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What Do I Need To Prove In A Medical Malpractice Case?
Published by in Advice for Individuals and Family · 3 May 2019
It’s an unfortunate thing to be caught up in a situation whereby you or someone you love has been harmed as a result of medical error. But to play devil’s advocate the majority of doctors don’t generally set out to harm their patients but want to actually help make people better – which is not a bad thing.

We say “majority”, because there are those that use the medical profession to intentionally harm others under the disguise of helping. Such examples would be Dr. Harold Shipman, a doctor, jailed for killing many of his patients; or psychiatry – an industry that is rife with criminal psychiatrists.

With that being said, medical malpractice does occur, whether intentionally or not, causing one to want to take action. And you will need to prove medical malpractice.

3 Famous Cases of Medical Malpractice

Medical malpractice cases become famous, either because of the persons involved, or because of the unusual circumstances of the case. Here are some of the most notable malpractice cases that have happened in the past.

Michael Jackson's Malpractice Case

On June 25, 2009, Michael Jackson’s sudden death seemingly occurred from out of nowhere. After an extensive autopsy investigation and toxicological, it was found that Jackson died due to a number of drugs in his system, including narcotic pain relievers, muscle relaxants and antidepressants.

Dr. Conrad Murray – Michael Jackson’s personal physician - was arrested and charged with involuntary manslaughter of the death of Jackson, but was not pursued for civil medical malpractice damages.

A jury found Dr. Murray guilty of his crimes, and he received four years in prison, the maximum allowable sentence for involuntary manslaughter. His medical licenses in Texas and California were revoked, and he was ordered to pay $100 million in damages to the Jackson family.

Joan Rivers' Malpractice Case

In 2014, comedian Joan Rivers went to Yorkville Endoscopy complaining of a sore throat. Rivers, having a history of acid reflux disease, agreed to undergo a laryngoscopy and an endoscopy to examine her vocal cords and her upper digestive system. Following was a series of medical errors leading to the swelling of Rivers’ vocal cords causing them to close and being unable to breathe. The doctors failed to notice her vital signs were rapidly deteriorating for at least 15 minutes before she went into cardiac arrest due to lack of oxygen. She died seven days later after being taken off life support.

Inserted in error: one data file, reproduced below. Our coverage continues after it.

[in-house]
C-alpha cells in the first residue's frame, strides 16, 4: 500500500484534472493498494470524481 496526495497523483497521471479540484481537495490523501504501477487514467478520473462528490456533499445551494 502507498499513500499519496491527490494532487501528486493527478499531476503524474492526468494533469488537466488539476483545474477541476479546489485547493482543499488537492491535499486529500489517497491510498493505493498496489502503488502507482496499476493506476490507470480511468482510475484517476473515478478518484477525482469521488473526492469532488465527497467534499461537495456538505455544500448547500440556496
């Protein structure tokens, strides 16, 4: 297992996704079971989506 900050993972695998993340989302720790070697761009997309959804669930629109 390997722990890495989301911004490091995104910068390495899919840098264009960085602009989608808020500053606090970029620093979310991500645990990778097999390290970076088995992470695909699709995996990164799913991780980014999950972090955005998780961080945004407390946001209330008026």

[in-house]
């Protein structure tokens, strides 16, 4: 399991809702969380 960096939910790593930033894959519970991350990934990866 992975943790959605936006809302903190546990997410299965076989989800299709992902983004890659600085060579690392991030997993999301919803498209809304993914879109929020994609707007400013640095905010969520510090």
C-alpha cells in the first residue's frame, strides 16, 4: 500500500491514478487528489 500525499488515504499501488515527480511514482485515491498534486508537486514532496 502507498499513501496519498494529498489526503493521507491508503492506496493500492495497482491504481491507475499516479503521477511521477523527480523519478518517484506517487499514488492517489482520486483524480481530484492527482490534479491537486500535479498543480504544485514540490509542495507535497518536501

Rivers’ daughter, Melissa, filed a malpractice suit in 2015 against Yorkville Endoscopy and any other doctors that were involved in the incident. A settlement was reached a year later, with the doctors accepting full responsibility for Rivers’ death.

Dr. Lawrence Cohen, the medical director of the clinic, stepped down from his position, and Yorkville Endoscopy was found to have numerous violations and irregularities during the investigation.

Elvis Presley's Malpractice Case

Presley died suddenly at age 42 on August 16, 1977, citing heart disease as the cause of death. However, it was later discovered that traces of 14 prescription drugs and depressants were in Presley’s system at the time – which may have contributed to his death. The toxicology report showed numerous psychotropic drugs, including diazepam (Valium) and barbiturates/sedative-hypnotics.

As a result, Presley’s personal physician Dr. George Nichopoulos was charged with prescribing drugs to Presley in an indiscriminate and negligent manner, but a jury found him innocent of the charges.

Nichopoulos would come under scrutiny for the following decade, with accusations of over-prescribing drugs continued through his career. Finally, in 1995, his medical license was revoked when the Board of Medical Examiners found him guilty of gross malpractice and misconduct involving 13 different patients.

What You Need To Prove Medical Malpractice

Although these cases above are quite notable, all instances of medical malpractice are serious and should be fully investigated by an attorney and medical malpractice investigator. In consultation with your attorney you should hire a private investigator. Search our directory for a private investigator.

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